Kathrynn Foster has dedicated two decades of her life to volunteering with the Spirit Garden.

Kathrynn Foster has dedicated two decades of her life to volunteering with the Spirit Garden.

Spirit Garden: a hidden gem in North Jubilee neighbourhood

The appropriately-named Spirit Garden is a hidden gem in the North Jubilee neighbourhood.

Nestled quietly between Kings Road and Newton Street as cars zip along the busy Richmond Road, sits a garden.

It is marked off by two brick archways that signify a transition from the busy suburban neighbourhood to a peaceful natural oasis.

The appropriately-named Spirit Garden is a hidden gem in the North Jubilee neighbourhood and is home to hundreds of different types of flowers and trees.

“We wanted to have a space that was open and welcoming for everyone to come. Sort of like a pocket park where people could pause and look at the flowers and know that this project was made by neighbours coming together,” said Kathrynn Foster, a long-time volunteers who originally spearheaded the project.

The 50-foot wide by 300-foot long space was originally a culvert back in 1996 before the City of Victoria allowed the North Jubilee Neighbourhood Association to turn it into a green space.

“It was uncared for, it was the kind of place where people would dump their old batteries and pieces of cars and things like that,” said Foster. “We were just starting the North Jubilee Neighbourhood Association and one of the things that came to our attention right away was the fact that we have no parks.”

After consulting with the city, they received a grant that helped get the volunteer project off the ground.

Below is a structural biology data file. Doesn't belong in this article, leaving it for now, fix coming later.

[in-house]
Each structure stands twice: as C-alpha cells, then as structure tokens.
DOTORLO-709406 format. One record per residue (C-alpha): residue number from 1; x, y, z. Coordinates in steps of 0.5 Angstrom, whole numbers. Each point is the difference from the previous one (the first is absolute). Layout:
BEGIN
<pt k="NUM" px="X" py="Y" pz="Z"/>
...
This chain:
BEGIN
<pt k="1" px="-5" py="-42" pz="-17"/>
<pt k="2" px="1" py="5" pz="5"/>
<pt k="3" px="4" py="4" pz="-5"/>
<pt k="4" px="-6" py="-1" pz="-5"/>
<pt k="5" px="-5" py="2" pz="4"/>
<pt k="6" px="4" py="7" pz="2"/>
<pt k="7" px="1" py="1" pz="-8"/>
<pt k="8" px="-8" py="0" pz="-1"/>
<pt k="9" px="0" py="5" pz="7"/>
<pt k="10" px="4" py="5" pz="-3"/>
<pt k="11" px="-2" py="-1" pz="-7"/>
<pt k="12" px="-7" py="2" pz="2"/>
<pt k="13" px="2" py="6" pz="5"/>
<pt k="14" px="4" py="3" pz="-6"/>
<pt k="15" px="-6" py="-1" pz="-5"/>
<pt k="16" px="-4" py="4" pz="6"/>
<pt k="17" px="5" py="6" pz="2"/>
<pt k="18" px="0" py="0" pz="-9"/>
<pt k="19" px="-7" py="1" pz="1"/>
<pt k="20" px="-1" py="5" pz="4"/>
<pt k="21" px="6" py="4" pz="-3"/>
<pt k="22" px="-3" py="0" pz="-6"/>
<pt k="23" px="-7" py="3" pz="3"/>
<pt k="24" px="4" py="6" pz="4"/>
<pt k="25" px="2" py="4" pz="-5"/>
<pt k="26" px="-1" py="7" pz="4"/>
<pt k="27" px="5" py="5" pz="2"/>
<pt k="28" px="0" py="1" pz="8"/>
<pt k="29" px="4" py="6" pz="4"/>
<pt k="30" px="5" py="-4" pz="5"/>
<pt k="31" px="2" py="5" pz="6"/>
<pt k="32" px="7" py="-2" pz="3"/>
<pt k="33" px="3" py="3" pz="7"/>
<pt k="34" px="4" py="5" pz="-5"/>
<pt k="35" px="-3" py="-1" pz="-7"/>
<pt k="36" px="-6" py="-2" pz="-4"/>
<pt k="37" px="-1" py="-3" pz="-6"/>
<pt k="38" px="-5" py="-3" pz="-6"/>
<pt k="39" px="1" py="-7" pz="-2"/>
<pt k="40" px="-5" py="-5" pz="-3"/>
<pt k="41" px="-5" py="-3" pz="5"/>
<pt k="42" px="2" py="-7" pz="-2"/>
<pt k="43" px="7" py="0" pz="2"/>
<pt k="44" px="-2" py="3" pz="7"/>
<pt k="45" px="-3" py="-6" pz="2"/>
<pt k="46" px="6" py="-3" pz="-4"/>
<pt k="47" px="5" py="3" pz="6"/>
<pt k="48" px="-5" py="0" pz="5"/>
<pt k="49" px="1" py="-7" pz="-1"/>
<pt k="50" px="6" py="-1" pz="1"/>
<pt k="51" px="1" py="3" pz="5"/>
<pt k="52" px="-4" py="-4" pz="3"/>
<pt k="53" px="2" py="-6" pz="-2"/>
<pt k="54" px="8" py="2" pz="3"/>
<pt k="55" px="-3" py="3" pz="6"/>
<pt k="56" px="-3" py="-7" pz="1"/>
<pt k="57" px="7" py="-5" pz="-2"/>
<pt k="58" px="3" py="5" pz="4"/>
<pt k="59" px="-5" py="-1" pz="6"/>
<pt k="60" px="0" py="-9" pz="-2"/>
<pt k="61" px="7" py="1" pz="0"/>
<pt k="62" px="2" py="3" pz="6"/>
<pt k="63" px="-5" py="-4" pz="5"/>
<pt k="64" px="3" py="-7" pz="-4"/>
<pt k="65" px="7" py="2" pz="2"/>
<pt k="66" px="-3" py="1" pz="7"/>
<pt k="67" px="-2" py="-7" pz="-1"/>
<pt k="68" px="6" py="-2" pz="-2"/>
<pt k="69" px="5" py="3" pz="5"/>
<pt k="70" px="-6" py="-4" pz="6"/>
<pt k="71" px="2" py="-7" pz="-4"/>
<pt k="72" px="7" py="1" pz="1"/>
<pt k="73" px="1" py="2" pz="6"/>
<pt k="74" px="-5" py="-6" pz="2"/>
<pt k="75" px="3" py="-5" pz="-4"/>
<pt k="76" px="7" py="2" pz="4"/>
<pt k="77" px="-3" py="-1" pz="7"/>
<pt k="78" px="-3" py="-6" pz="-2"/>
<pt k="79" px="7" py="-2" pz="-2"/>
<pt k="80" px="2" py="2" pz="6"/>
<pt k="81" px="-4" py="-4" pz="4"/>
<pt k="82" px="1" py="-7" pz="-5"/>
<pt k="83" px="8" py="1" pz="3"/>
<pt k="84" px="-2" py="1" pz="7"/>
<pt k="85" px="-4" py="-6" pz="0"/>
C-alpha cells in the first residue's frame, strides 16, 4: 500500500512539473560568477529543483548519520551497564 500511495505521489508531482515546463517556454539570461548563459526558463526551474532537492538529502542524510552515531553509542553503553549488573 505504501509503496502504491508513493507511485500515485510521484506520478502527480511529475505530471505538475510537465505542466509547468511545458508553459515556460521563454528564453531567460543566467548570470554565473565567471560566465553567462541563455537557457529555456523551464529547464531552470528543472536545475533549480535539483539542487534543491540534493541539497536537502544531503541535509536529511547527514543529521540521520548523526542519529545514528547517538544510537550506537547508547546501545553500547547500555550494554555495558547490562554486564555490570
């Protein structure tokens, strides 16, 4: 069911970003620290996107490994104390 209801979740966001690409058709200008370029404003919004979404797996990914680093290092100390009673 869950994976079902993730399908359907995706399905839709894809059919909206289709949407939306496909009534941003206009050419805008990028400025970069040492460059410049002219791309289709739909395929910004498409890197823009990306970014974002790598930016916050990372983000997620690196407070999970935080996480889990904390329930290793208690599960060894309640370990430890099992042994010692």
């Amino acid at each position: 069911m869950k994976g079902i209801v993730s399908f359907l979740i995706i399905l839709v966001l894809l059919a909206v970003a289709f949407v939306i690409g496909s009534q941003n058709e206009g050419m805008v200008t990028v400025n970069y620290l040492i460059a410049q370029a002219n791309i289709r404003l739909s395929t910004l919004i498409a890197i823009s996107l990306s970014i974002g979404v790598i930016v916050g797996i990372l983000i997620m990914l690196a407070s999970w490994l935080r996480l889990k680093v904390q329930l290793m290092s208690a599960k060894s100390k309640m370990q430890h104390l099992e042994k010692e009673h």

For the last two decades (and $19,000 later), the self-sustaining garden has grown and flourished all thanks to hundreds of volunteers who have put in thousands of hours to planting donated trees and flowers, installing sprinkling systems, and building the five-foot walkway and the two brick archways on either side of the garden.

Everything from the soil to the trees have come from volunteer labour and donations, added Foster.

Marie Elliott, who lives a few blocks away from the garden, has been volunteering for the past 10 years.

“It’s just peaceful, you have the whole garden to yourself most of the time,” said Elliott, who spends most of her time pulling out weeds and trimming back shrubs. “It’s so beautiful.”

This year, the garden is celebrating 20 years since the soil was first laid in 1996. It continues to be used as a walkway from one street to another, as a place to read, sketch, relax and garden and just spent time with nature, added Foster.

Donations can be made to the garden through the North Jubilee Neighbourhood Association.

 

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